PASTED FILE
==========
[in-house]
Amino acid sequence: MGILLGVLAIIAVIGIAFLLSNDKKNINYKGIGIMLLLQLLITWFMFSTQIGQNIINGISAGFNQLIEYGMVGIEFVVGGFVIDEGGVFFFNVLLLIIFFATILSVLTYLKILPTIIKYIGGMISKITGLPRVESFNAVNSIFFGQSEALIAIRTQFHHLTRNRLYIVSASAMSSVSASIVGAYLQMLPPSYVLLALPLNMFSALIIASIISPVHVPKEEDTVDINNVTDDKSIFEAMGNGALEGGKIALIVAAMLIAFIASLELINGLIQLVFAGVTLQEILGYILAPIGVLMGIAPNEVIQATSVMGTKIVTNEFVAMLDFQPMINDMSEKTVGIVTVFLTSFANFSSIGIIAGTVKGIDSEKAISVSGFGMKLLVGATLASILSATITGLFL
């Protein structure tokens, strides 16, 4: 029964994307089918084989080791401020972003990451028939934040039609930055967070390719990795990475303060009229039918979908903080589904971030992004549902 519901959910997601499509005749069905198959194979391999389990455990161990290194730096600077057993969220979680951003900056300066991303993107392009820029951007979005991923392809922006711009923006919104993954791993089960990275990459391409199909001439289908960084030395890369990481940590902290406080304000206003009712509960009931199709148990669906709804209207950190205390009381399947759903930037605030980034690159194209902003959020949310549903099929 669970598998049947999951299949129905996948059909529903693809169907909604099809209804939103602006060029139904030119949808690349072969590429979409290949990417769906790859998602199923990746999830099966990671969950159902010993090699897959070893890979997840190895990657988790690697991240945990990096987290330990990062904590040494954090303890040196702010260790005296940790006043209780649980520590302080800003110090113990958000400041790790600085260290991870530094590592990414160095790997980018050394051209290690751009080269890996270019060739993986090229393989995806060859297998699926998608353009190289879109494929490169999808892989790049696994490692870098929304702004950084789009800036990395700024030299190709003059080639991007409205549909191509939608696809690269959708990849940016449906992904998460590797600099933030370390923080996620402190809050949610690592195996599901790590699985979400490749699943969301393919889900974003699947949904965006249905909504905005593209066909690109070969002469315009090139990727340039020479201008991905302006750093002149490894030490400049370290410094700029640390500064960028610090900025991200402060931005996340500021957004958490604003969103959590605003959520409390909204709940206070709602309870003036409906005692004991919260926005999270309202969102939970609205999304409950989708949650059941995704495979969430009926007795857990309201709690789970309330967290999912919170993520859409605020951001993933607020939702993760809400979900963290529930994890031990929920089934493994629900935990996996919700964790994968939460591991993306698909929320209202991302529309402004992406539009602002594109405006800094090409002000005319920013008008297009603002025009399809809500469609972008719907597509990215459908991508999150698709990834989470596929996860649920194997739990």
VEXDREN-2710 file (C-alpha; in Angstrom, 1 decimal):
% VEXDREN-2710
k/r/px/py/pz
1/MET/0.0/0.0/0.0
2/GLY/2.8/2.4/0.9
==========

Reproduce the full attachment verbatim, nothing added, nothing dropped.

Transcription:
[in-house]
Amino acid sequence: MGILLGVLAIIAVIGIAFLLSNDKKNINYKGIGIMLLLQLLITWFMFSTQIGQNIINGISAGFNQLIEYGMVGIEFVVGGFVIDEGGVFFFNVLLLIIFFATILSVLTYLKILPTIIKYIGGMISKITGLPRVESFNAVNSIFFGQSEALIAIRTQFHHLTRNRLYIVSASAMSSVSASIVGAYLQMLPPSYVLLALPLNMFSALIIASIISPVHVPKEEDTVDINNVTDDKSIFEAMGNGALEGGKIALIVAAMLIAFIASLELINGLIQLVFAGVTLQEILGYILAPIGVLMGIAPNEVIQATSVMGTKIVTNEFVAMLDFQPMINDMSEKTVGIVTVFLTSFANFSSIGIIAGTVKGIDSEKAISVSGFGMKLLVGATLASILSATITGLFL
């Protein structure tokens, strides 16, 4: 029964994307089918084989080791401020972003990451028939934040039609930055967070390719990795990475303060009229039918979908903080589904971030992004549902 519901959910997601499509005749069905198959194979391999389990455990161990290194730096600077057993969220979680951003900056300066991303993107392009820029951007979005991923392809922006711009923006919104993954791993089960990275990459391409199909001439289908960084030395890369990481940590902290406080304000206003009712509960009931199709148990669906709804209207950190205390009381399947759903930037605030980034690159194209902003959020949310549903099929 669970598998049947999951299949129905996948059909529903693809169907909604099809209804939103602006060029139904030119949808690349072969590429979409290949990417769906790859998602199923990746999830099966990671969950159902010993090699897959070893890979997840190895990657988790690697991240945990990096987290330990990062904590040494954090303890040196702010260790005296940790006043209780649980520590302080800003110090113990958000400041790790600085260290991870530094590592990414160095790997980018050394051209290690751009080269890996270019060739993986090229393989995806060859297998699926998608353009190289879109494929490169999808892989790049696994490692870098929304702004950084789009800036990395700024030299190709003059080639991007409205549909191509939608696809690269959708990849940016449906992904998460590797600099933030370390923080996620402190809050949610690592195996599901790590699985979400490749699943969301393919889900974003699947949904965006249905909504905005593209066909690109070969002469315009090139990727340039020479201008991905302006750093002149490894030490400049370290410094700029640390500064960028610090900025991200402060931005996340500021957004958490604003969103959590605003959520409390909204709940206070709602309870003036409906005692004991919260926005999270309202969102939970609205999304409950989708949650059941995704495979969430009926007795857990309201709690789970309330967290999912919170993520859409605020951001993933607020939702993760809400979900963290529930994890031990929920089934493994629900935990996996919700964790994968939460591991993306698909929320209202991302529309402004992406539009602002594109405006800094090409002000005319920013008008297009603002025009399809809500469609972008719907597509990215459908991508999150698709990834989470596929996860649920194997739990």
VEXDREN-2710 file (C-alpha; in Angstrom, 1 decimal):
% VEXDREN-2710
k/r/px/py/pz
1/MET/0.0/0.0/0.0
2/GLY/2.8/2.4/0.9